huawei logo.jpgHuawei,
the fast-growing Chinese telecoms equipment maker, is now the world's
largest supplier of optical networking hardware according to Infonetics
Research.

The achievement may not mean much to most readers —
Huawei focusses on big-ticket capital equipment and its customers are
mostly telephone companies.

Nevertheless, the rapid rise of Huawei, mentioned before on EngagingChina,
is startling, particularly in a technologically advanced sector like
optical networking, traditionally dominated by western suppliers like
Nortel, Alcatel and Lucent (in the throws of merging with Alcatel ).

Huawei's
achievement shows how China's emerging technology giants can not only
compete on the global stage but increasingly win. According to Michael
Howard, Infonetics' principal analyst:

Huawei
is the big story this quarter, with sales up an amazing 83% and a
larger foothold in the EMEA region. For the first time in optical
network hardware market history, Alcatel is not in first place.”

Huawei
jumped from fourth to first position in the second quarter of 2006, and
Howard cautions that for the next quarter it may slip back down again.
Its current victory may be short-lived but I suspect that it won't be
long before Huawei finds a more permanent place at the top.

The
market for optical networking equipment was worth $10.8bn last year but
carriers are no longer rushing to spend in this area — memories of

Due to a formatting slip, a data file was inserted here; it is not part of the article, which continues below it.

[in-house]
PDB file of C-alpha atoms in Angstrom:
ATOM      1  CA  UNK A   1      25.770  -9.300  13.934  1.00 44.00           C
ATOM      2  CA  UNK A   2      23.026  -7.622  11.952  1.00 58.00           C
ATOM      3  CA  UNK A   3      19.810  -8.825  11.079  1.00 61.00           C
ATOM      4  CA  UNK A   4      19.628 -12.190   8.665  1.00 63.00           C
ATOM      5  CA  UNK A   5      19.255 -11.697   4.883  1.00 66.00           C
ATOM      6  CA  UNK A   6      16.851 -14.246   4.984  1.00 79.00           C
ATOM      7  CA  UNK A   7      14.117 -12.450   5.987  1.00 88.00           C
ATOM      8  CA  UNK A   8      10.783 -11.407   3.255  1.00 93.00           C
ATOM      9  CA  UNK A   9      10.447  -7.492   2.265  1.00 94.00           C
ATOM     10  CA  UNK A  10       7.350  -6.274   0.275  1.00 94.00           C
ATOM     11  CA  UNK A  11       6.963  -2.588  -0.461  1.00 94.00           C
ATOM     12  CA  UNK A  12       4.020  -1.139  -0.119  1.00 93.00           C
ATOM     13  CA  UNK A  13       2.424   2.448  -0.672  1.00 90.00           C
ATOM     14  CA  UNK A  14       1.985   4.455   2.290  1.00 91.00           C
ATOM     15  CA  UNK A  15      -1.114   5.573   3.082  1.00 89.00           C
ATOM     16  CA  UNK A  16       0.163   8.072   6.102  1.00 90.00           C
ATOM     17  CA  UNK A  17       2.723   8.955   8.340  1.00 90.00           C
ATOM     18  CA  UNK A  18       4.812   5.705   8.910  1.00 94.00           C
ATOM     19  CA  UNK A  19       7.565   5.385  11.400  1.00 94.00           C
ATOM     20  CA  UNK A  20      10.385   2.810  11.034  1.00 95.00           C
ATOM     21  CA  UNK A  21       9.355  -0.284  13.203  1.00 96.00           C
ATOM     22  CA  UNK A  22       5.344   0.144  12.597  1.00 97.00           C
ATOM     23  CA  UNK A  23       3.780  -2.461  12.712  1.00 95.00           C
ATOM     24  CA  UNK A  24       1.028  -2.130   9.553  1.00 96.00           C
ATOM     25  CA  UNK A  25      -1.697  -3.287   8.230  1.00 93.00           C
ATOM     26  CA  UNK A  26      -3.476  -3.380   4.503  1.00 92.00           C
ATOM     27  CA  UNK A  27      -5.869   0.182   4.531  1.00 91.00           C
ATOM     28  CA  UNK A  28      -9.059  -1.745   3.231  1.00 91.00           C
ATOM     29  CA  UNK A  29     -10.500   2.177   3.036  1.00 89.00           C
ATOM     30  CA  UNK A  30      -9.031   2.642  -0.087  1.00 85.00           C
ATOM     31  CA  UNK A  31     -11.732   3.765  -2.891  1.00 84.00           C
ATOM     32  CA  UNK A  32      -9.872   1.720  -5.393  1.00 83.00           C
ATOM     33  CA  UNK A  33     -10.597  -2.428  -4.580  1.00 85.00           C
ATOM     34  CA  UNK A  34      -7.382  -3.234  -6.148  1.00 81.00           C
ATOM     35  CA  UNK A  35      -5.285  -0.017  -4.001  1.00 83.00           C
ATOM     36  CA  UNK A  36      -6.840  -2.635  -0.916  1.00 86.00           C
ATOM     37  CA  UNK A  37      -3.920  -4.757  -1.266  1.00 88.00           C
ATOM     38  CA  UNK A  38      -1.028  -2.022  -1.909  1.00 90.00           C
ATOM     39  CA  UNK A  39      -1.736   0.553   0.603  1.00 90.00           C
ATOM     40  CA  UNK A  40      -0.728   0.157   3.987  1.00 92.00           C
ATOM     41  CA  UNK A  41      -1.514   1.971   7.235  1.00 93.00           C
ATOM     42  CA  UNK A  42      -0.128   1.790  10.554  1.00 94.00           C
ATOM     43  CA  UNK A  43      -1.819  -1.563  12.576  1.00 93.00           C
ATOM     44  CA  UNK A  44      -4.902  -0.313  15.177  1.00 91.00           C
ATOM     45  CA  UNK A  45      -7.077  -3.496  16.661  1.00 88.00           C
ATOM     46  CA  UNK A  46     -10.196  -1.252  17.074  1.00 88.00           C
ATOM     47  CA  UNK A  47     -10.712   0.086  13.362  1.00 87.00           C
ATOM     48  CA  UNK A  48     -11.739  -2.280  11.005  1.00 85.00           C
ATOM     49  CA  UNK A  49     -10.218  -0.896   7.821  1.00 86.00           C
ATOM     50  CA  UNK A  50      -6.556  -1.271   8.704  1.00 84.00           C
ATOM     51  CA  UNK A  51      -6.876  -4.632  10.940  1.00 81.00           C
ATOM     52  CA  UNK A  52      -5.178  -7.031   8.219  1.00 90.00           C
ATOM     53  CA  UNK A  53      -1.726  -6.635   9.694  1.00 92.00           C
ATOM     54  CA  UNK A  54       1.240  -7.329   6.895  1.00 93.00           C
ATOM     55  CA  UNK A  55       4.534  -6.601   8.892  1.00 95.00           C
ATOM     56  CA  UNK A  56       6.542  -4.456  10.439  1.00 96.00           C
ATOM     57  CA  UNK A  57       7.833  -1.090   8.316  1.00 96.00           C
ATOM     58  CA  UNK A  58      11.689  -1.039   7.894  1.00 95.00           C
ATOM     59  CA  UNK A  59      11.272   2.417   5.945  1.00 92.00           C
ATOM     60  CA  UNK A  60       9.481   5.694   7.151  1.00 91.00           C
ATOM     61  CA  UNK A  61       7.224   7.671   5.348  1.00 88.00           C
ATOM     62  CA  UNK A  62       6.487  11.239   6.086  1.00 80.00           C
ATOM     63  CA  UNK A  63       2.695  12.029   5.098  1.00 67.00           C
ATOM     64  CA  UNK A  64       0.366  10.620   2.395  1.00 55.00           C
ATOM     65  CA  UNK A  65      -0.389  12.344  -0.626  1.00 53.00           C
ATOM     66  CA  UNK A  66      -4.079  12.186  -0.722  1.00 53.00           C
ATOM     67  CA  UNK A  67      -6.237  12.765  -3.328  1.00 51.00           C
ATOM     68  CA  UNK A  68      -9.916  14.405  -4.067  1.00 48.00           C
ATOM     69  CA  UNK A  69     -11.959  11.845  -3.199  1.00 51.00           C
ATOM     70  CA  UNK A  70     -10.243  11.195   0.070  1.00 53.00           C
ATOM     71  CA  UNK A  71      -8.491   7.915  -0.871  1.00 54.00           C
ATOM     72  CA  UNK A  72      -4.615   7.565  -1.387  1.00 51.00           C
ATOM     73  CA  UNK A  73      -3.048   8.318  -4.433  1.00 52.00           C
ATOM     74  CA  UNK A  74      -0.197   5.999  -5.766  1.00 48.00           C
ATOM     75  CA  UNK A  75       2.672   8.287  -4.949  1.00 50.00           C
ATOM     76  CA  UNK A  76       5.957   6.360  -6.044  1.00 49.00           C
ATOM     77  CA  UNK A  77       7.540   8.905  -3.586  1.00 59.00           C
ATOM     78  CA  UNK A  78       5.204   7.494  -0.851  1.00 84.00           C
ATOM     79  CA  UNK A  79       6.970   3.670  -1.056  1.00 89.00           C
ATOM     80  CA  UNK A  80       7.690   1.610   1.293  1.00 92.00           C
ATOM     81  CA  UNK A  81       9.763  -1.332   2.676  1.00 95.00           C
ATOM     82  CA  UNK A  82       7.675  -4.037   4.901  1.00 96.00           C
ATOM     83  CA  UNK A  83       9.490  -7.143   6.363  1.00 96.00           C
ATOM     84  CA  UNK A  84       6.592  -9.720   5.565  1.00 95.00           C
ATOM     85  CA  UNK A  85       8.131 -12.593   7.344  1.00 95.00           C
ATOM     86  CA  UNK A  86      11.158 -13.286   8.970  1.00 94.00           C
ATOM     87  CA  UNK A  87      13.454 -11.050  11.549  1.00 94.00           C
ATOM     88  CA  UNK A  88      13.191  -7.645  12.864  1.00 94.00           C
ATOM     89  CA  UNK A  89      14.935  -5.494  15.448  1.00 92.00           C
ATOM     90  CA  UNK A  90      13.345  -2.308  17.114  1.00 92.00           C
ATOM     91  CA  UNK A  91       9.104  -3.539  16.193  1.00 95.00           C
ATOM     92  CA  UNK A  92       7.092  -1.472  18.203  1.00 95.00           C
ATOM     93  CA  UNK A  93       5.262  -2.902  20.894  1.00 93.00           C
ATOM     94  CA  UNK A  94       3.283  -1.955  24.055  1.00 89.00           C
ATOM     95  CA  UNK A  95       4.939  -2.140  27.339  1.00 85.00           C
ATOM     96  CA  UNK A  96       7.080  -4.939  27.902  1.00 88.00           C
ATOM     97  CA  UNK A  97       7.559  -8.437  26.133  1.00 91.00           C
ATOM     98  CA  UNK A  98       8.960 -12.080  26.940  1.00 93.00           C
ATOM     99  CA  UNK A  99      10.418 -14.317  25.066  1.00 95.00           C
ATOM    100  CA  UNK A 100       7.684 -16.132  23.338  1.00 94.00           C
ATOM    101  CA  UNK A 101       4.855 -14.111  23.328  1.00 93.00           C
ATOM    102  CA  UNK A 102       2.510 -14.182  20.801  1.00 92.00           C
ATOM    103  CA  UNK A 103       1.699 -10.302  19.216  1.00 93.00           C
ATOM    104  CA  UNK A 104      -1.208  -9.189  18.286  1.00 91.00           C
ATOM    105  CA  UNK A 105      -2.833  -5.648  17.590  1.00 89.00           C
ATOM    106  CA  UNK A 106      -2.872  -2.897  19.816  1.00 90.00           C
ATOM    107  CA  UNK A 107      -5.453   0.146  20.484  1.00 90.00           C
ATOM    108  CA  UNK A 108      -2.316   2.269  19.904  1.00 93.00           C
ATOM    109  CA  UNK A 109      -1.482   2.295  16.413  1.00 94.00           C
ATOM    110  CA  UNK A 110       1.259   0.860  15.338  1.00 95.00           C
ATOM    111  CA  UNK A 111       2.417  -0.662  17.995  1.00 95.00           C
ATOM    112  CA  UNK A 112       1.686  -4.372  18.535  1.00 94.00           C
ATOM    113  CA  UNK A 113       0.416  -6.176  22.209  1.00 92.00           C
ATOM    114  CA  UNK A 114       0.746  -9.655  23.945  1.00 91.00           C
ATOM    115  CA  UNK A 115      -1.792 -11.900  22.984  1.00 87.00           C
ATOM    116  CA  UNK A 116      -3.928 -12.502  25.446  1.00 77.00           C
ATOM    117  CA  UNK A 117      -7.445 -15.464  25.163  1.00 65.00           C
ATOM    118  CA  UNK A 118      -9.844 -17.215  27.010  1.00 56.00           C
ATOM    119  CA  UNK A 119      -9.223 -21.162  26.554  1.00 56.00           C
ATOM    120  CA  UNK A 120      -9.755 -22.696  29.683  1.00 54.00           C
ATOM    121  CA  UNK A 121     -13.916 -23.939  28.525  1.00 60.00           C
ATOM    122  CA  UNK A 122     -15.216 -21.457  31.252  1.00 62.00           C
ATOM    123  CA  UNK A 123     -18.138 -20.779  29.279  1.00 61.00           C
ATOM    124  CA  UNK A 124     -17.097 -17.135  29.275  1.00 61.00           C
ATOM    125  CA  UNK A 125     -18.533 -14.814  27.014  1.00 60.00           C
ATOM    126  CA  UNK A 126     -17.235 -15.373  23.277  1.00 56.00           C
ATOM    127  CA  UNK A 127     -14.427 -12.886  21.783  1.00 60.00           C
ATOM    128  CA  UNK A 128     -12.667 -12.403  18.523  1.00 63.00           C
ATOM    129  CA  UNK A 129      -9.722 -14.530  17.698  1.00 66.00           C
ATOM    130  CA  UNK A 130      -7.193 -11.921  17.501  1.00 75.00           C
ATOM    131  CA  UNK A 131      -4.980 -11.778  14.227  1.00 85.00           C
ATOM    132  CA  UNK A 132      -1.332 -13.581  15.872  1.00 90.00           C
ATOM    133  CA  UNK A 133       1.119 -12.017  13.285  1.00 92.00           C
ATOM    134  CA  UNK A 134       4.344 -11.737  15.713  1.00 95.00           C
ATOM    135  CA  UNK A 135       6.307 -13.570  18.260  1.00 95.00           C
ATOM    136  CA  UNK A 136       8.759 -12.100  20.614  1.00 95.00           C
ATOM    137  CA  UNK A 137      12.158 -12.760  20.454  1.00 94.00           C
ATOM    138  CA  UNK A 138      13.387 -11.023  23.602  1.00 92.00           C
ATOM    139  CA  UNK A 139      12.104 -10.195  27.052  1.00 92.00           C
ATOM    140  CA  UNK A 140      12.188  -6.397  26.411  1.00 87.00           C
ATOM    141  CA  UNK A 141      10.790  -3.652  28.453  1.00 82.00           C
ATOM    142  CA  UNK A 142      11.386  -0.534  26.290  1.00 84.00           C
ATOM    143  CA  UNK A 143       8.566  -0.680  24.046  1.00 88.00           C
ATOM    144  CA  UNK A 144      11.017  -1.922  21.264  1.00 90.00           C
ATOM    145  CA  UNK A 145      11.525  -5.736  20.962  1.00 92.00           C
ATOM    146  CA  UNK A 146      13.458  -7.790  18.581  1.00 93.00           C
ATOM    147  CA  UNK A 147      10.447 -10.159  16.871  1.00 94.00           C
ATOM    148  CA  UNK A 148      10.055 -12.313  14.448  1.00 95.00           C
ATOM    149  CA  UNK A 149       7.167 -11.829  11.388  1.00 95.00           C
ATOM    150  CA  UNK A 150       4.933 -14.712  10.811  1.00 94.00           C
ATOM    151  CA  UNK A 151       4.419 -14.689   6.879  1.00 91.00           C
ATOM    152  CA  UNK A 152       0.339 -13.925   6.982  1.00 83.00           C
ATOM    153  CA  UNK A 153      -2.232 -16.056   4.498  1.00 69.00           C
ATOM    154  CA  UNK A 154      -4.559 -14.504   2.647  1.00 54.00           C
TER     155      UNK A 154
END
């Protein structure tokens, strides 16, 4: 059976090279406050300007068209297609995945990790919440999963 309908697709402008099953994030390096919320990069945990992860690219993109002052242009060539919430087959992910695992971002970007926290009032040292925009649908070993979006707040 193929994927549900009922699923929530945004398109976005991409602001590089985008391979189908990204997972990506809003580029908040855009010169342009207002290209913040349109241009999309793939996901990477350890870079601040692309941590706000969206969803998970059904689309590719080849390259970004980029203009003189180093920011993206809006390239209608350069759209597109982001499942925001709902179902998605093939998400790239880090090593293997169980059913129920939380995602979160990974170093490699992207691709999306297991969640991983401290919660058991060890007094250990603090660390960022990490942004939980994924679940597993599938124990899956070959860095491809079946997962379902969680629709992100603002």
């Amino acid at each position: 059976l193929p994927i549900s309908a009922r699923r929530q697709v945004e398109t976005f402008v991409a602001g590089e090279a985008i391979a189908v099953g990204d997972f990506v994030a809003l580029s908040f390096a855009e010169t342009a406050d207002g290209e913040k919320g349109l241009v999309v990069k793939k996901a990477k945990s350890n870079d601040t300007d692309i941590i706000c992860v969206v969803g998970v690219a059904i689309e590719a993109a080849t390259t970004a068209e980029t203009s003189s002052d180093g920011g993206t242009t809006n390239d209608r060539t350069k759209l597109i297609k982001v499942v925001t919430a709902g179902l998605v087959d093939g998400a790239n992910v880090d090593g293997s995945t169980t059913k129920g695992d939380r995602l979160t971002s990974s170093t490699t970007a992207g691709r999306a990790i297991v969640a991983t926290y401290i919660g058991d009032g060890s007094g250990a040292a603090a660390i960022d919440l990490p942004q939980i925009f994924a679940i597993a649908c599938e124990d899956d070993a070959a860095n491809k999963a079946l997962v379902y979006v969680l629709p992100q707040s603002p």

dotcom excesses are still fresh — and Infonetics says the market will
be worth just $12.3bn by 2009.

Huawei appears to have the right
strategy to cope with this environment. Its products are as
technologically advanced as the western competition but its prices are
up to 30 per cent cheaper, which makes them particularly attractive to
carriers in emerging markets, where the best growth opportunities lie.

The
changed dynamics and tumbling prices in the telecoms hardware business
have led to a wave of acquisitions and mergers — most recently Lucent
and Alcatel.

3Com is the latest western equipment supplier to be placed in the frame, this time as a target for for a private equity buyer.

Ironically,
the main attraction of 3Com is not its traditional business but its
51:49 joint venture with Huawei, which began in 2003. Dubbed H-3C, the
JV allows 3Com to sell Huawei's high-end networking gear in the US and
elsewhere at much cheaper prices than rival Cisco. This hidden jewel
now accounts for half of 3Com's sales, and 3Com has announced it is negotiating to increase its stake in H-3C.

Time
may be running out, however. Starting 15 November, both 3Com and Huawei
can bid to purchase the equity interest in H-3C held by the other,
under the terms of their existing agreement. I would not be surprised
if Huawei decides it wants the H-3C business all for itself.

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